Some say they first saw the owl spread out on a table in a Mid City antique store next to a pile of vintage nonfiction. Others say they have seen it peeking out of a magazine rack in a cafe in Perkins Road, catching scone crumbs in its beak. And still others say it wasn’t an owl they saw at all, but a jackalope, and all the way to Los Angeles.
Of course, it depends on what time of year they spotted the cover of fine print, the literary and visual arts publication slated for its second release of the year in October. Each semiannual issue features an illustration by a different artist on the cover, an image chosen to help reflect the literature within.
And those problems seem to be starting at a rapid pace for the passion project created by graphic designer and editor Christopher Payne, who originally fostered the idea while living in Los Angeles in 2011. After a few early editions on photocopied pages , Payne relaunched the publication in 2015, this time in its current newsprint format.
When Payne moved to Baton Rouge in 2021, he brought his role as editor with him, working from home and communicating with his team of volunteer editors to compile each issue and print them at Baton Rouge Press.
“I was inspired by a similar publication, now defunct, mother news, which I discovered in Rhode Island,” says Payne. “I liked the idea of creating something at the intersection of scholarly literary journals and do-it-yourself zines, especially something with a ‘found object’ vibe that people could stumble upon in the wild and s ‘inspire it.’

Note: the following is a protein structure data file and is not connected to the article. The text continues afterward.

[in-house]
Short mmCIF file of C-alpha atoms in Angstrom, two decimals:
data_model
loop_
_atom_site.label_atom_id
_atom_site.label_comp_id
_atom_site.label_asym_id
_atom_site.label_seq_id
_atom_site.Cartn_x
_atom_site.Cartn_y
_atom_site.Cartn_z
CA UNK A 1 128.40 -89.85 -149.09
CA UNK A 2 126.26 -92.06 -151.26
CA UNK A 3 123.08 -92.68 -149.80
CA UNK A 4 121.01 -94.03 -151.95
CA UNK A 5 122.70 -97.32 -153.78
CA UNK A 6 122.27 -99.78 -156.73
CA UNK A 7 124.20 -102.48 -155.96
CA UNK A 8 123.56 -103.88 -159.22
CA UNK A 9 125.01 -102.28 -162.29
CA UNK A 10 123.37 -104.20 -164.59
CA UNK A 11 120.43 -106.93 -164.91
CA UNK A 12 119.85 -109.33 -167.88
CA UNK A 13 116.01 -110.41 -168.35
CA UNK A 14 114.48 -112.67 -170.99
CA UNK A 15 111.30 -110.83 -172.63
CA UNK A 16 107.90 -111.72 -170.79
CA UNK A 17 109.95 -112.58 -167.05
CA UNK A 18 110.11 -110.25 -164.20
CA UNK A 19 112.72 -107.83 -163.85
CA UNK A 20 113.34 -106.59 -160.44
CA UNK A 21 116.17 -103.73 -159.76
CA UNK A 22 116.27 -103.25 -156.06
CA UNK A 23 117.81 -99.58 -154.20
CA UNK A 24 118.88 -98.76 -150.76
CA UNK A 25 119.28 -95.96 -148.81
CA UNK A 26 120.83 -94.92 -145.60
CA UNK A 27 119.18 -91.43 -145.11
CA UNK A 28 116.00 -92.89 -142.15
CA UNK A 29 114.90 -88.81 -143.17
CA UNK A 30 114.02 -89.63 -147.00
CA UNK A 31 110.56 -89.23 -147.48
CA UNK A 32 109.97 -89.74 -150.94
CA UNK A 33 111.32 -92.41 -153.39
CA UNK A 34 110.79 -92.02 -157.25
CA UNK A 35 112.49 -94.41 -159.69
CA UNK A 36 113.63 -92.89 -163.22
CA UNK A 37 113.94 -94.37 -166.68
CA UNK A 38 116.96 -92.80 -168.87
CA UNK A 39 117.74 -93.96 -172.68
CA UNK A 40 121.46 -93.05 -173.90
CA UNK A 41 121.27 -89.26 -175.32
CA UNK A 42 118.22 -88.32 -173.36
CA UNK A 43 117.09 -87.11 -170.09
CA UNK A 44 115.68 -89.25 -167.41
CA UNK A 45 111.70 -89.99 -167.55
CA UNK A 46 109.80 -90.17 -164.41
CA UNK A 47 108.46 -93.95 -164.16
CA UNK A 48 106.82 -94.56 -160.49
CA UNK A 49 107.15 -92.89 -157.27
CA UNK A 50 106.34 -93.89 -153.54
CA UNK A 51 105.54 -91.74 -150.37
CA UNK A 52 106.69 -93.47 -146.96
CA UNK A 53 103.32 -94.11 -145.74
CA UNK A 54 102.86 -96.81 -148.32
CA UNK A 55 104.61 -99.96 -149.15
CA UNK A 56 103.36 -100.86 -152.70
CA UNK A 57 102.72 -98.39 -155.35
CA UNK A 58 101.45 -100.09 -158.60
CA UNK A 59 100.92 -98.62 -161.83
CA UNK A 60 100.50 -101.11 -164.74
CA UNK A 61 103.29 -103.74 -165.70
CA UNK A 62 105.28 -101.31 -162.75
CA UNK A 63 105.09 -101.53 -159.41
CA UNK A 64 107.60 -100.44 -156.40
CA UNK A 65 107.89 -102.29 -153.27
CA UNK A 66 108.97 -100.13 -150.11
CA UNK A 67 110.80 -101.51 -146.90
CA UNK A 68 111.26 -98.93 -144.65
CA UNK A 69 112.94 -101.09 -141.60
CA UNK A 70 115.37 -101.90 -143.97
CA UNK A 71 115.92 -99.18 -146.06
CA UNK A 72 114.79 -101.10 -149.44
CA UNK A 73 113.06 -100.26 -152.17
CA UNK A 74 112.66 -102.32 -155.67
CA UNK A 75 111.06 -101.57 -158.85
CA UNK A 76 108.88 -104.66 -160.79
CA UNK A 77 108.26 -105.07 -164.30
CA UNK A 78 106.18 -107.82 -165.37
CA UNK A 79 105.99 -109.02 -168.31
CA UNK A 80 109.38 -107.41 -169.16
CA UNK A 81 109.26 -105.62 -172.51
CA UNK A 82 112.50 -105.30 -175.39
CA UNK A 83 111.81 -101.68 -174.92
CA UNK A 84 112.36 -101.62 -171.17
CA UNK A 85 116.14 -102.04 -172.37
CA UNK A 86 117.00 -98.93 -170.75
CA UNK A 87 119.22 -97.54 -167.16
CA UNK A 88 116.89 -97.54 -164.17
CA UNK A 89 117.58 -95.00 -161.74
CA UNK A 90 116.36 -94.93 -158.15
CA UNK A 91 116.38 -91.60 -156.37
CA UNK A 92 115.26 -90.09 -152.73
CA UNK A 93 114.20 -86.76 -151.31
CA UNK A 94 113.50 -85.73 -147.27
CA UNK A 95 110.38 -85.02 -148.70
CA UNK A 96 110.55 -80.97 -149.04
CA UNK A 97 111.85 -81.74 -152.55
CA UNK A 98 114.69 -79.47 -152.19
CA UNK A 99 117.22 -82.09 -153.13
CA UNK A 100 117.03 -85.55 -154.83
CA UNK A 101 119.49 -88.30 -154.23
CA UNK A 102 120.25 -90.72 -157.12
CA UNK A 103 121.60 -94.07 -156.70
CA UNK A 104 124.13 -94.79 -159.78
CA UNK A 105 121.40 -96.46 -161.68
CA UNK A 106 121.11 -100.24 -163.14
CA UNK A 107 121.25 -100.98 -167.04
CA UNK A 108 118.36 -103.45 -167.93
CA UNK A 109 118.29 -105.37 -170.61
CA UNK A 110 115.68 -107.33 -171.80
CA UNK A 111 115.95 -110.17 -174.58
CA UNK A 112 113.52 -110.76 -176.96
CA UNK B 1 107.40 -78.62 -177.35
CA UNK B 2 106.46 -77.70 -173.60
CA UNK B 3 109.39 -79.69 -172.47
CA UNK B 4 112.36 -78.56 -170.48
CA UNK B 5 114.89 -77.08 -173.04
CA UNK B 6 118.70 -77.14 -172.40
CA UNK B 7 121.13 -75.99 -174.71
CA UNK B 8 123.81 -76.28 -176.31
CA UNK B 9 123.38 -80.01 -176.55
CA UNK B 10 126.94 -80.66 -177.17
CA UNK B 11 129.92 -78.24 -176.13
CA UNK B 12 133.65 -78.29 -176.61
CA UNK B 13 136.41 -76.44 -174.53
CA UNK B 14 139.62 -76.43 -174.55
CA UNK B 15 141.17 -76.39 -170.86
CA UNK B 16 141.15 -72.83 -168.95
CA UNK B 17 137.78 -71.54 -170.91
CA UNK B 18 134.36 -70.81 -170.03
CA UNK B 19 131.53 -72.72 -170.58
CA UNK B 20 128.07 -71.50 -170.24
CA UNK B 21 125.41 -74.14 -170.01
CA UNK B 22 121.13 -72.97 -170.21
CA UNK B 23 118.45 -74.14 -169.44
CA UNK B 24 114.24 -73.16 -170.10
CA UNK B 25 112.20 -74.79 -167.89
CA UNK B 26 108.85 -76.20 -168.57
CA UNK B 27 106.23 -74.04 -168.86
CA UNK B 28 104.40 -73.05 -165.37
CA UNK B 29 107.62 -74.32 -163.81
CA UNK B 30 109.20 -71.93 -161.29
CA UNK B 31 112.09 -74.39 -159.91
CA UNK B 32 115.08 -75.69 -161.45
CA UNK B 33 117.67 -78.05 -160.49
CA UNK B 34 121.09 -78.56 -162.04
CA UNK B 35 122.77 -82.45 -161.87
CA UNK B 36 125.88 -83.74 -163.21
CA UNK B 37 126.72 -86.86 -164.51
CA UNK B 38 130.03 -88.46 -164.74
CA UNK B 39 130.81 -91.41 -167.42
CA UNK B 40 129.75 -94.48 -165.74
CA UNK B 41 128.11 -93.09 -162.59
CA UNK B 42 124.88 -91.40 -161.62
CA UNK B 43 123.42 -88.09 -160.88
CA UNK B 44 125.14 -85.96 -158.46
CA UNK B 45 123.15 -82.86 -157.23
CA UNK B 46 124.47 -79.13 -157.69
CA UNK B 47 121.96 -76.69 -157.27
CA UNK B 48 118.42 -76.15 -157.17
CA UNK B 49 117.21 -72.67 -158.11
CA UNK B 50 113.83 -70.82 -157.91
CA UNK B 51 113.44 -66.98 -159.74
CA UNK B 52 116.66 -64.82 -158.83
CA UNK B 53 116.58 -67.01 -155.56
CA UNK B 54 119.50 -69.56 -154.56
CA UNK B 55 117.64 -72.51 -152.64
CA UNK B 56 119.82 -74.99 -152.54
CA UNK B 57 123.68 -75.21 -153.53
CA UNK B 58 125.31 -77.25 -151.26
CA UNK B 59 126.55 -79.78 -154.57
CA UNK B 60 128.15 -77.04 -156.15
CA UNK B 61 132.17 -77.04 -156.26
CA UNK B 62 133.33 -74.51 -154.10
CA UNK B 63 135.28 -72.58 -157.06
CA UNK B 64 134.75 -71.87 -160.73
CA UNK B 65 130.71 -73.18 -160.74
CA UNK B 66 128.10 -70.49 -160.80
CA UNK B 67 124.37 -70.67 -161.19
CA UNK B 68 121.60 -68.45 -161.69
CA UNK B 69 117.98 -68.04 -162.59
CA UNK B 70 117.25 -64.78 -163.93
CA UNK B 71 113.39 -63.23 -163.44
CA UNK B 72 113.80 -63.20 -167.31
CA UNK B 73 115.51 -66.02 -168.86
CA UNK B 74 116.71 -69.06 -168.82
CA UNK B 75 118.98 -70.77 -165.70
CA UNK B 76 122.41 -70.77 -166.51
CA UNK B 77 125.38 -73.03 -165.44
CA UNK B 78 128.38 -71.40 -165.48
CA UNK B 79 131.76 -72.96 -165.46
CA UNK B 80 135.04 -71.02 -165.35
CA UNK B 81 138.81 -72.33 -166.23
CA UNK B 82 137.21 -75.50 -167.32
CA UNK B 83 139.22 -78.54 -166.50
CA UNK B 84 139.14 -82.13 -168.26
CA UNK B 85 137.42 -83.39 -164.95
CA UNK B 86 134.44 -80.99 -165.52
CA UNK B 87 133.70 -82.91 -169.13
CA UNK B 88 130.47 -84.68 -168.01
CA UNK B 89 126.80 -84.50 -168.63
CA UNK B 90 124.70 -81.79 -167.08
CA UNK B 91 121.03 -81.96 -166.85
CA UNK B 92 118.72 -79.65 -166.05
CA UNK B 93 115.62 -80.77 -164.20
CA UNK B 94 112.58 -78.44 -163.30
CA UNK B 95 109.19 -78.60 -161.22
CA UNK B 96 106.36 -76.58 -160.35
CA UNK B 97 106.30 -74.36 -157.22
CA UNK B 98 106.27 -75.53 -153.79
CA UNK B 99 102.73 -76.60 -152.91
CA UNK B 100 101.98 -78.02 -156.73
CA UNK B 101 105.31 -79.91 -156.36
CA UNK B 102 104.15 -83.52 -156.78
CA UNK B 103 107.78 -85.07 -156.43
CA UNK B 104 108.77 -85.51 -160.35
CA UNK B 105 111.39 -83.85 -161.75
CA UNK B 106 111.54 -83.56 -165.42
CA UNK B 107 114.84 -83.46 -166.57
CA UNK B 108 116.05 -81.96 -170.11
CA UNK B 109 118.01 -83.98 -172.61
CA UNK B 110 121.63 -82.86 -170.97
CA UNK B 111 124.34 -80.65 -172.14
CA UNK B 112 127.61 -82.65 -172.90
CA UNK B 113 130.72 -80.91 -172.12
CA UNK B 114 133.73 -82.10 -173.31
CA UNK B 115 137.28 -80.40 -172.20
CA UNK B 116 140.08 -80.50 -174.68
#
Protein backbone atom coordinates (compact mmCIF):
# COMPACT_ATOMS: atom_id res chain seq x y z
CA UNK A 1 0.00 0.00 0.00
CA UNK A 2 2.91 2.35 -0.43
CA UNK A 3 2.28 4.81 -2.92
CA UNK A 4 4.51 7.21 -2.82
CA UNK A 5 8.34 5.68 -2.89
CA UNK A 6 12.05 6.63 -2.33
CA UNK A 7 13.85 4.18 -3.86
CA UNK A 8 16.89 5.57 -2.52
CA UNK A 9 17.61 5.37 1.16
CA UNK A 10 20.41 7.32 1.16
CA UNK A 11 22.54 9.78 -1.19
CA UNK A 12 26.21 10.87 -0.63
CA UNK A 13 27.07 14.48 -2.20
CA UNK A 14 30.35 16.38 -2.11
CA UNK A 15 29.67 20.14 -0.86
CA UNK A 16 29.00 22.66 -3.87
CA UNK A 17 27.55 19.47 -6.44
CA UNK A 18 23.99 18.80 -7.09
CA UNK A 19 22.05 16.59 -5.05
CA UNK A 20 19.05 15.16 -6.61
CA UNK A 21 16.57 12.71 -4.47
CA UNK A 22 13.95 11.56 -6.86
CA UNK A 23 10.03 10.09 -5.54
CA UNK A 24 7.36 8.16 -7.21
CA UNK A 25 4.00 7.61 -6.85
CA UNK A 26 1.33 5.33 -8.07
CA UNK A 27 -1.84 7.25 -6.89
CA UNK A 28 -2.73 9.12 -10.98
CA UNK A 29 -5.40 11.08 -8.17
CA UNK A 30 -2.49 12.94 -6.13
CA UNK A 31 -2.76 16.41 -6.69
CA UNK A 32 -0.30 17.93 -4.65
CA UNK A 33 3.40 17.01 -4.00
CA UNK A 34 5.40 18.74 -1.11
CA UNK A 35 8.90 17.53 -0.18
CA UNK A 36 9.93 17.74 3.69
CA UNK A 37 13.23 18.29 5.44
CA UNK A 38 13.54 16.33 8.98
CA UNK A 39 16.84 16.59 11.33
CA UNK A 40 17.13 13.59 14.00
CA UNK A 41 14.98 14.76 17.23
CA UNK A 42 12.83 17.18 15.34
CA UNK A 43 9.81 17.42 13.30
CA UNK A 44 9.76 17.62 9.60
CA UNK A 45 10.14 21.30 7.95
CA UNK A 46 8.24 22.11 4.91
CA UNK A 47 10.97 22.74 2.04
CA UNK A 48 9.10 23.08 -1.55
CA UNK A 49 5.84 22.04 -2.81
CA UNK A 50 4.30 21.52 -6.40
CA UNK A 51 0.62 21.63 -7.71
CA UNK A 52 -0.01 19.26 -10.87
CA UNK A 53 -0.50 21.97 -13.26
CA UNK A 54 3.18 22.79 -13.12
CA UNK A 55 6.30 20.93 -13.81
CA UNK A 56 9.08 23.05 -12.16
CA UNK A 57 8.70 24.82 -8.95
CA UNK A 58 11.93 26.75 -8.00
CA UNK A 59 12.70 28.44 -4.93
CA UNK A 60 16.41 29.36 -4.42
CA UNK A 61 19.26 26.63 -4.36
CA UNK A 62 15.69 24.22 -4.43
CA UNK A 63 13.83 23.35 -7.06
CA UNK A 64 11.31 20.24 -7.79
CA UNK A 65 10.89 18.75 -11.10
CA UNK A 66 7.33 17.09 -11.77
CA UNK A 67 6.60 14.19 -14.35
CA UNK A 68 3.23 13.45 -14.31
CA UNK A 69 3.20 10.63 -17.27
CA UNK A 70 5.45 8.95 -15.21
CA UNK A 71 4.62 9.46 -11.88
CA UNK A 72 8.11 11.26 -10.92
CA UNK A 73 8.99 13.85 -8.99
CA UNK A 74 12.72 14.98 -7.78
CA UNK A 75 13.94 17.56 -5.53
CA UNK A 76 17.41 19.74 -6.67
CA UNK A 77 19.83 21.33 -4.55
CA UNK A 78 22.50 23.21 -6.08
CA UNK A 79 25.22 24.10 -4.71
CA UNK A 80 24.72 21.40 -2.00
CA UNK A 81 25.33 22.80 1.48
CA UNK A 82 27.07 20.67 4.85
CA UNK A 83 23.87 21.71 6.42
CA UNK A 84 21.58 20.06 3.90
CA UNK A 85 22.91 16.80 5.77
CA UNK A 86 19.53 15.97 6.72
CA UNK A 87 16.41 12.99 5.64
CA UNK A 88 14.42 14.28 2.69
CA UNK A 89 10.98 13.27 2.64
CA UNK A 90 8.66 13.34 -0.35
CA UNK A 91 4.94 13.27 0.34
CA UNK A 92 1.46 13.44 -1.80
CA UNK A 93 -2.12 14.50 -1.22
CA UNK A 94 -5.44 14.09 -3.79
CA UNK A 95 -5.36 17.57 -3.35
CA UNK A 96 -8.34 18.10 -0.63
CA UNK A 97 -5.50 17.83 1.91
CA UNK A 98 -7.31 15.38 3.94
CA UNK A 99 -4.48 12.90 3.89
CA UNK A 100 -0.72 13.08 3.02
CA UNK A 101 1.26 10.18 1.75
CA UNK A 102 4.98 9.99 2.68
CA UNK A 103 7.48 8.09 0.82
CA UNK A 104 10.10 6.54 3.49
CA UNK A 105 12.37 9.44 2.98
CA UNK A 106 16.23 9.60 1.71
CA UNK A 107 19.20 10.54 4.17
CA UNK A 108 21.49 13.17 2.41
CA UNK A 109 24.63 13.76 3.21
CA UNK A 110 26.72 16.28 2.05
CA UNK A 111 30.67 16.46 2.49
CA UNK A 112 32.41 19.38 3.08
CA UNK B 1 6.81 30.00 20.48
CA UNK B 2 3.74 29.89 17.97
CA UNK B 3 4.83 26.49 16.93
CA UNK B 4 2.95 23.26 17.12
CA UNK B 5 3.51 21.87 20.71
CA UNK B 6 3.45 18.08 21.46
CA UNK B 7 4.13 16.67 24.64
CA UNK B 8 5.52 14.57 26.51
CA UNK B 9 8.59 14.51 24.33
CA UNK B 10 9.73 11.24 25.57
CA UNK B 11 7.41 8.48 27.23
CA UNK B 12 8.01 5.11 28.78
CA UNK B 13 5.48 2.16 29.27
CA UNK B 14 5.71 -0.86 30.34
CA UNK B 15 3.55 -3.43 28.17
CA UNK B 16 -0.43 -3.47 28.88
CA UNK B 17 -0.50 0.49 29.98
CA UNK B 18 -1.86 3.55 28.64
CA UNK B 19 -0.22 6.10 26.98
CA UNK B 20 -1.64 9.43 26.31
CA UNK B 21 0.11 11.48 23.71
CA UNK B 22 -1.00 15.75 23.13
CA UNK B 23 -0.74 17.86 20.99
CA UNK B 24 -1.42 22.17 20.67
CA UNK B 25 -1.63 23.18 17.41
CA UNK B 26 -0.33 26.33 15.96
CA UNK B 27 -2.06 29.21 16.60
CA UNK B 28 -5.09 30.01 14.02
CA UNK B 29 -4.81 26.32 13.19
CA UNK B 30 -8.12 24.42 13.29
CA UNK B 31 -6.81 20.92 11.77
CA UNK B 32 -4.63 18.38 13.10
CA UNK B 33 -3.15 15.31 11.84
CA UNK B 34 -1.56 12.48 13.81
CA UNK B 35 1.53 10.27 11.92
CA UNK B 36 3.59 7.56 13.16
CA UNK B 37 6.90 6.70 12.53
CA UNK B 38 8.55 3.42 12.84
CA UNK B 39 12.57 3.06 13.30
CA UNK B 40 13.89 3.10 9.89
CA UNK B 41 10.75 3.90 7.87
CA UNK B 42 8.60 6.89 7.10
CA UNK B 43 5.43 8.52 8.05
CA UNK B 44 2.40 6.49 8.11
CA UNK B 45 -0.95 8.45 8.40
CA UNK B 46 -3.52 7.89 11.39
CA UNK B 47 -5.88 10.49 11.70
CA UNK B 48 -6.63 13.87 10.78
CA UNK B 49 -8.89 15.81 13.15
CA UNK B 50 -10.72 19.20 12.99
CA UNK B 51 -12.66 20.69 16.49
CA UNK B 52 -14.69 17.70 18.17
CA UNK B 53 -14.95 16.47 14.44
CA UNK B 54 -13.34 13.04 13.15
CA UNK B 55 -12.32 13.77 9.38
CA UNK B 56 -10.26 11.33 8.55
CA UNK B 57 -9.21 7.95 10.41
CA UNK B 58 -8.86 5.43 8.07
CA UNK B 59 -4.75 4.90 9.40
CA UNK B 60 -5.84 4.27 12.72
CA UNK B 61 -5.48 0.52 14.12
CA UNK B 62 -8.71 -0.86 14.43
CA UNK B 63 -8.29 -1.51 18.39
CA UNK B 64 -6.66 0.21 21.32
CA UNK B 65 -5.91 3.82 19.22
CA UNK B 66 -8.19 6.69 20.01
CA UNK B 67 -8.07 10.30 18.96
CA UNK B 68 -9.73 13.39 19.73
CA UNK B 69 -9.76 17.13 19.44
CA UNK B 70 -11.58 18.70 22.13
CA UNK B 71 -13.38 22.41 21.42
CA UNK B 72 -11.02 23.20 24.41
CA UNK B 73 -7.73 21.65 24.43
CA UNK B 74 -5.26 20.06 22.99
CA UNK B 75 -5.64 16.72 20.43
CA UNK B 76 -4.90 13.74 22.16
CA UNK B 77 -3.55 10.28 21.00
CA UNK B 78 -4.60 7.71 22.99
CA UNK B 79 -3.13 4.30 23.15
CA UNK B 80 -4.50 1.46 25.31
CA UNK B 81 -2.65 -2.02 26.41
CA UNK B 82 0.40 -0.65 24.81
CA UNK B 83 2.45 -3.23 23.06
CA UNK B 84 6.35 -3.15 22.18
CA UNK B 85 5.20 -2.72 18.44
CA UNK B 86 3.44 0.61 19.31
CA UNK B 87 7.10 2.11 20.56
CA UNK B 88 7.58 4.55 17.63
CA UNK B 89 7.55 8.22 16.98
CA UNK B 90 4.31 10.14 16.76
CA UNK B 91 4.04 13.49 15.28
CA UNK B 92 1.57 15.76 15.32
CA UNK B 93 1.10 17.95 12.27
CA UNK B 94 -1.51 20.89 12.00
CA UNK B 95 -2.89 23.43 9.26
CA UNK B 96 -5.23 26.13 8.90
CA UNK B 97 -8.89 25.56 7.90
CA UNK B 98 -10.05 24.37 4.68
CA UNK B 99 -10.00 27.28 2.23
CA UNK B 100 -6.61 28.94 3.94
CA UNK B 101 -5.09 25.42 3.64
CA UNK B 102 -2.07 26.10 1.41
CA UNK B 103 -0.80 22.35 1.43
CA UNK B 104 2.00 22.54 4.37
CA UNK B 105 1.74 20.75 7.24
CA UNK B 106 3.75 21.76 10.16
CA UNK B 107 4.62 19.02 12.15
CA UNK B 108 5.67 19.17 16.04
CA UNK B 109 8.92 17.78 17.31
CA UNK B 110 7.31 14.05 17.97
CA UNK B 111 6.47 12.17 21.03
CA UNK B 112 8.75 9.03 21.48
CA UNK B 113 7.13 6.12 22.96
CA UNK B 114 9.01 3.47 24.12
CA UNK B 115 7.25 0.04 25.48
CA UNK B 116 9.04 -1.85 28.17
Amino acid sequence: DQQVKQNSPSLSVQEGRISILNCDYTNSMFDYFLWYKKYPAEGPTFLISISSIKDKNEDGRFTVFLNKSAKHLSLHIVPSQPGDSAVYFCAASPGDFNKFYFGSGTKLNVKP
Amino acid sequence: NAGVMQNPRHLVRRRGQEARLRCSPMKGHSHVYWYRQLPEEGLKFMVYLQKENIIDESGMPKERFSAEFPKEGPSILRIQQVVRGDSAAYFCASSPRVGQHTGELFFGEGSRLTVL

The mission has so far been successful, with copies available wherever members of the fine print the masthead can roam, networking with independent bookstores and other cultural hubs in places like North Carolina, New Mexico and California. Baton Rouge, however, remains the hub of submission-based publishing.
Inside each issue, readers will find a selection of poetry, prose, artwork, interviews and the enigmatic zodiac-based “Letters to the Elements” written by the local poet and editor Dylan Krieger, Notre Dame graduate who earned her MFA in creative writing from LSU.
“Chris knew a friend of mine from college, Omar, who is still on our masthead, so I first got involved by submitting to fine print and get published with them,” says Krieger, who now helps edit submissions for each issue. “Before I got involved, they had even published a Chilean poet, Raúl Zurita, whom I had seen during a reading at Notre-Dame. I just thought it was amazing; it’s a breath of fresh air to be able to include the voices of talented people who might not otherwise be so common in traditional literary magazines.
For Payne, this emphasis on accessibility and diversity is part of what sustains her desire to continue publishing after all these years, even if the money to do so has sometimes come out of her own pockets. Still, he welcomes donations, submissions and publicity placements from supporters, and rejoices in moving the press in broader directions, from hosting events to distributing more art objects like poetry readings recorded on Krieger vinyl.
“It’s cool that we were able to create this cross-pollination between the arts communities in Baton Rouge and across the country,” he says. “I like reaching out to people who aren’t necessarily deeply rooted in the art or literary scene. Being able to create something that might impact them in a positive way is part of why we do it.” fineprintpaper.com
This article originally appeared in the October 2022 issue of 225 magazine.